Jun 10, 2011


Jun 10, 2011 09:22 AM

Good catch! I've been down that road (splitting configuration into separate files).

Have you looked at ? It lets you do the regular XDT (Visual Studio style), but on any xml file, from the command line. I try to keep the number of config files low, and valid for development, and then I transform for the different environments on the build server.

CTT also have parameter support, for values that repeat in the same file, and to keep the number of different transformation files down (one transformation file, n different environments - if the transformation is syntactically the same across environments.)


Magnus Rahl
Magnus Rahl Jun 10, 2011 10:00 AM

We're using an approach very similar to what's described here:

Because we exported all sections (thought it would be good while we were at it...) and then added many environment transforms for most of them (just temporarily rename to web.config which will give you the VS context menu alternative to add transforms, then rename back) we have hundreds of configs and transforms. So CTT would absolutely have been a better alternative for us, but we'll stick with what we have for the moment. It's still a million times better than the old pre-CI "system" based on writing instructions on what to update in each environment...

Jun 10, 2011 04:55 PM

Sneaky stuff! Also surprising as configSource is supposed to work for config _sections_ in general.

However, after taking a peek inside machine.config it's not as surprising anymore:

"IgnoreSection" being registered to handle "runtime" seems to suggest that this configuration is read by other means altogether, and apparently this other handling is not take configSource-aware.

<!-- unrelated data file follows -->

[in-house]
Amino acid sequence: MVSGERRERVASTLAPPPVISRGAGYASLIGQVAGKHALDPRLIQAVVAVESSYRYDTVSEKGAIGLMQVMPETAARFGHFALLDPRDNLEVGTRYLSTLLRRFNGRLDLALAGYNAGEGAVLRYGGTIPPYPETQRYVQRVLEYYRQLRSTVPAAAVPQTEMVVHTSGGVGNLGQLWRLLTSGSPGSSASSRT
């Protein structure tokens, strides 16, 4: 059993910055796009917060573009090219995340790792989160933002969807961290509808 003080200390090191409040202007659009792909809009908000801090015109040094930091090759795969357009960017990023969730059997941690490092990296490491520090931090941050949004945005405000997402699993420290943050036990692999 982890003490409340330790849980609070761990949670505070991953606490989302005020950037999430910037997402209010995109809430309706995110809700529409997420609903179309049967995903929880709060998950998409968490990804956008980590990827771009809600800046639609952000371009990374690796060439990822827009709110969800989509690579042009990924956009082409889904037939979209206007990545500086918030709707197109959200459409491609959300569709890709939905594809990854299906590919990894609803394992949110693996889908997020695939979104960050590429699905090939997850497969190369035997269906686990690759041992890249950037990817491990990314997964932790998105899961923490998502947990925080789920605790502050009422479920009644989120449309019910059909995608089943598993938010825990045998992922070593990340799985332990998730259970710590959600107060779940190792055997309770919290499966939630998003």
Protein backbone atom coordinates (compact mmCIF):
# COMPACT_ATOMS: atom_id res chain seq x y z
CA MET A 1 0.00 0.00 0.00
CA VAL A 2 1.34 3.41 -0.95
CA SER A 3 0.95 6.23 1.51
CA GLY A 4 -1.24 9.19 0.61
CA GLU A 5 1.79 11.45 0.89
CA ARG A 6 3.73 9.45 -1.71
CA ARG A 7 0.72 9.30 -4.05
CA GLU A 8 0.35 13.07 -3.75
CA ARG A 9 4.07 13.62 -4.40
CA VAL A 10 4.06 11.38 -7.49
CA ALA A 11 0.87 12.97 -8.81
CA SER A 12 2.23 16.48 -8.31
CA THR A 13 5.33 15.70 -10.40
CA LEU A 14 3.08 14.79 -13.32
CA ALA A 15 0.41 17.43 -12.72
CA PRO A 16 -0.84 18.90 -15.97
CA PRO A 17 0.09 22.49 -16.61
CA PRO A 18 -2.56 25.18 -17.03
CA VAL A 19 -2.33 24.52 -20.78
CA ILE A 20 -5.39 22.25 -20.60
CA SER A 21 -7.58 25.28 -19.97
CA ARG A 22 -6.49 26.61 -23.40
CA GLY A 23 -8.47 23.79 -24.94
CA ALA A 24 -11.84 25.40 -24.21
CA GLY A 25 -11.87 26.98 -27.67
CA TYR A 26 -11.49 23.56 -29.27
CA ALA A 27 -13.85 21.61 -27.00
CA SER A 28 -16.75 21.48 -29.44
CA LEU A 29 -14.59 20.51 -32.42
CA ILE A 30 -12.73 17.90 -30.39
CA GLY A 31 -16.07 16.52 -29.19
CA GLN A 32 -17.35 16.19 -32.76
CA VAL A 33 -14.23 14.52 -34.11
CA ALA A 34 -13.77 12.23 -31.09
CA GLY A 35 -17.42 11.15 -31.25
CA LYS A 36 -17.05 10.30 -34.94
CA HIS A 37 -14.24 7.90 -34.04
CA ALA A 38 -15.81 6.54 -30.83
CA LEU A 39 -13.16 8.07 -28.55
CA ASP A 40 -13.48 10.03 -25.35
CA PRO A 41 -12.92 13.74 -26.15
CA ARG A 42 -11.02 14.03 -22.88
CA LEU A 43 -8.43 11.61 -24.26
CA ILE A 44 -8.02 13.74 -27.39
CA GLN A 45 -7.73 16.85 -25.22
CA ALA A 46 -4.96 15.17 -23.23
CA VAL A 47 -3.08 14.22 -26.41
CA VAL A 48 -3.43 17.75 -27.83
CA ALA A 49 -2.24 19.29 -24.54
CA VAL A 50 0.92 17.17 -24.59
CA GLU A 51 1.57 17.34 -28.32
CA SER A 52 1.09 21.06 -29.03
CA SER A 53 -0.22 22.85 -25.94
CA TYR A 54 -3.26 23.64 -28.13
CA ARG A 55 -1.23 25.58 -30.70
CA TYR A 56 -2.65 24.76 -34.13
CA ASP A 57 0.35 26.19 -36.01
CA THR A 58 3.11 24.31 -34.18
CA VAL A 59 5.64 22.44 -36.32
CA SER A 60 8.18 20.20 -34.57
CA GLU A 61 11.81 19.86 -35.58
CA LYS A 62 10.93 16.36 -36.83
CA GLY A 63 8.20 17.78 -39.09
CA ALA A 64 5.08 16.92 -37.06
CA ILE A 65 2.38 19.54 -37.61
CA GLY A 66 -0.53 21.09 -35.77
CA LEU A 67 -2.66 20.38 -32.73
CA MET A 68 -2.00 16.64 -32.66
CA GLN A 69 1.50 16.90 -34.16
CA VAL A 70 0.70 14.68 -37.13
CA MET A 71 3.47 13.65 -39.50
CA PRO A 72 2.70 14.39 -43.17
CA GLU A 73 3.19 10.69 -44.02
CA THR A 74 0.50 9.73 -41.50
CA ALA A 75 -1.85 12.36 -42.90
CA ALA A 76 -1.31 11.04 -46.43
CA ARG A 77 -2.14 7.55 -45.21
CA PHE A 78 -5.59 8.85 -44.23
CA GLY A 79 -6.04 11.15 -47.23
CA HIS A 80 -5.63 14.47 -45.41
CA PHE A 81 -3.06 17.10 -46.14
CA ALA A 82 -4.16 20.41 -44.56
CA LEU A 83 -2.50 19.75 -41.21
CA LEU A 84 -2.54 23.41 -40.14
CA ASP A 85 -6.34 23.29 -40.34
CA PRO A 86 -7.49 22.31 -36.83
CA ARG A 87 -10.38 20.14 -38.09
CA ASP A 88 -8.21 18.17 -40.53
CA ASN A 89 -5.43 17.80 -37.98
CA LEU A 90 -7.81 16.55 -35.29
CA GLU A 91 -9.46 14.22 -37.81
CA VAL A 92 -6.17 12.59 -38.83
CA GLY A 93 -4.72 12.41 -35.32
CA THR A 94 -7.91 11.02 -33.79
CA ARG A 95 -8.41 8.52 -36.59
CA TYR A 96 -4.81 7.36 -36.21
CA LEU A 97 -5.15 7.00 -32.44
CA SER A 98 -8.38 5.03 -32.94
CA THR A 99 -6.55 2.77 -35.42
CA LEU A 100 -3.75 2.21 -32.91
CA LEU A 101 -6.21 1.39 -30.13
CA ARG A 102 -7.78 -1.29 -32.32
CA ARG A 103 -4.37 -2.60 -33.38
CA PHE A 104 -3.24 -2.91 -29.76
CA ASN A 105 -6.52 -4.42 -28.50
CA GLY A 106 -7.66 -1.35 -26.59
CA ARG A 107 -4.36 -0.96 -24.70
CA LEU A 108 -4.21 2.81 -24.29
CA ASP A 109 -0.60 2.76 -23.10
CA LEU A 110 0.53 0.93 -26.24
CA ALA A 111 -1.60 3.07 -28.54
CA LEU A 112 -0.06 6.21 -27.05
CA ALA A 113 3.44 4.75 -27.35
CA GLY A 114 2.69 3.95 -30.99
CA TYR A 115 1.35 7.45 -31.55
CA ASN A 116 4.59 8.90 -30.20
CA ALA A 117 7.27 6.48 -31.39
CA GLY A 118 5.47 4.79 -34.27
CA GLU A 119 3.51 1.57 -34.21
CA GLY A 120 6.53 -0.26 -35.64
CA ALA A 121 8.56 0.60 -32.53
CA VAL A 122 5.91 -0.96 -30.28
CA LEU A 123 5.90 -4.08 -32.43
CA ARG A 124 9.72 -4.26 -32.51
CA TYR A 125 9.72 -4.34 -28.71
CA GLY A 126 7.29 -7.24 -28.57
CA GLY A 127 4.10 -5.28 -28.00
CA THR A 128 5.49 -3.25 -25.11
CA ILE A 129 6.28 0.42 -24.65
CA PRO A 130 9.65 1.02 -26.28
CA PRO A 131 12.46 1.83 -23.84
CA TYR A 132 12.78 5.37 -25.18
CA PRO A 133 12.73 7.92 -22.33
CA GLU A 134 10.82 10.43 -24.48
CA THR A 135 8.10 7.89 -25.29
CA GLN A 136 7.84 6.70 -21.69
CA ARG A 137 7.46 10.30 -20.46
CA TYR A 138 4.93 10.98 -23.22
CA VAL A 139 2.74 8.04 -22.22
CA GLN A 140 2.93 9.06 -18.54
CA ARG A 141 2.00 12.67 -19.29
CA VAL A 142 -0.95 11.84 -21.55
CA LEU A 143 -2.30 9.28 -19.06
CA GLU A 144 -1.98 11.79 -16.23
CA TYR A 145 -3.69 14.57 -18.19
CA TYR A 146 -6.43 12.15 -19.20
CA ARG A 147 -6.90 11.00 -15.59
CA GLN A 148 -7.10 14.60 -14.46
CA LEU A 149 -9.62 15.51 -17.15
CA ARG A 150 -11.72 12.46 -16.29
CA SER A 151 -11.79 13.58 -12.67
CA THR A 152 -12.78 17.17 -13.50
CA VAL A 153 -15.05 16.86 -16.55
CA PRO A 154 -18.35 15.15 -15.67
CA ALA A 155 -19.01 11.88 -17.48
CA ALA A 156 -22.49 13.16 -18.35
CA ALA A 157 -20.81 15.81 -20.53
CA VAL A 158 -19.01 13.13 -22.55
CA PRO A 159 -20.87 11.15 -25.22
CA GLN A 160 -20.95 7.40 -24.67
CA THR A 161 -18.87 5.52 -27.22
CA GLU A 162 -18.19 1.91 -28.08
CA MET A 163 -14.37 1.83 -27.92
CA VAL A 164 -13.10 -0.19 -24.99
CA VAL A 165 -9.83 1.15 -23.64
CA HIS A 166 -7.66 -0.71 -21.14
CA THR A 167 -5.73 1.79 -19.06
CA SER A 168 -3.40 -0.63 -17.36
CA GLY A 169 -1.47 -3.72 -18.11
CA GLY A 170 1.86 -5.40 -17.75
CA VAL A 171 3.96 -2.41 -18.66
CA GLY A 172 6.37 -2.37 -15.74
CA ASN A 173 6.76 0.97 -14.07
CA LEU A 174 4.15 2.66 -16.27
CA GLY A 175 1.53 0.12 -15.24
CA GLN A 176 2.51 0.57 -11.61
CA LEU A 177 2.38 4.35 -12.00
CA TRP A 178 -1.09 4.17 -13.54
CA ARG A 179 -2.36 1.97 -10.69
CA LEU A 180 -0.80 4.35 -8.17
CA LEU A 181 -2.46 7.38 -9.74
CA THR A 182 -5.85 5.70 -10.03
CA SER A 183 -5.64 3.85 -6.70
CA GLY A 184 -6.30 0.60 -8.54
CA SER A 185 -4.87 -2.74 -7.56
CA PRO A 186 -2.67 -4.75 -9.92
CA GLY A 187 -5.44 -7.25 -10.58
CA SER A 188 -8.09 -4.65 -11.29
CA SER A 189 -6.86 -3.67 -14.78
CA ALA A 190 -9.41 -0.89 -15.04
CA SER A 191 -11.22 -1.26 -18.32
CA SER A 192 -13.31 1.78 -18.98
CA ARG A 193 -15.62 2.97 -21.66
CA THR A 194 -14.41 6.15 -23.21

Magnus Rahl
Magnus Rahl Jun 10, 2011 05:00 PM

Very satisfying to find out the cause, thanks Håkan! We were about to check how all other sections behave by brute force (adding strange configuration to them to see if it was ignored or not) but now we know where to look!

Magnus Rahl
Magnus Rahl Jun 10, 2011 05:06 PM

Here's how you're apparently supposed to handle external files in the case of the runtime section, say hello to the linkedConfiguration element. I won't bother, the assembly redirects stay in web.config for now.

tompipe Aug 1, 2011 10:13 AM

I tried this just the other day, and after some research, found that according to the documentation ( - the assemblyBinding section defines a child element named . This is used for "simplifying the management of component assemblies by allowing application configuration files to include assembly configuration files in well-known locations, rather than duplicating assembly configuration settings."

And gives an example of:

This implies you can indeed redirect the section to an external file, and possibly even share redirect bindings between projects (should you ever need to!) albeit not using the typical configSource attribute.

I've not tried it myself yet, but it looks like it might work!

Jun 30, 2015 02:13 PM

Any final solution using runtime section ?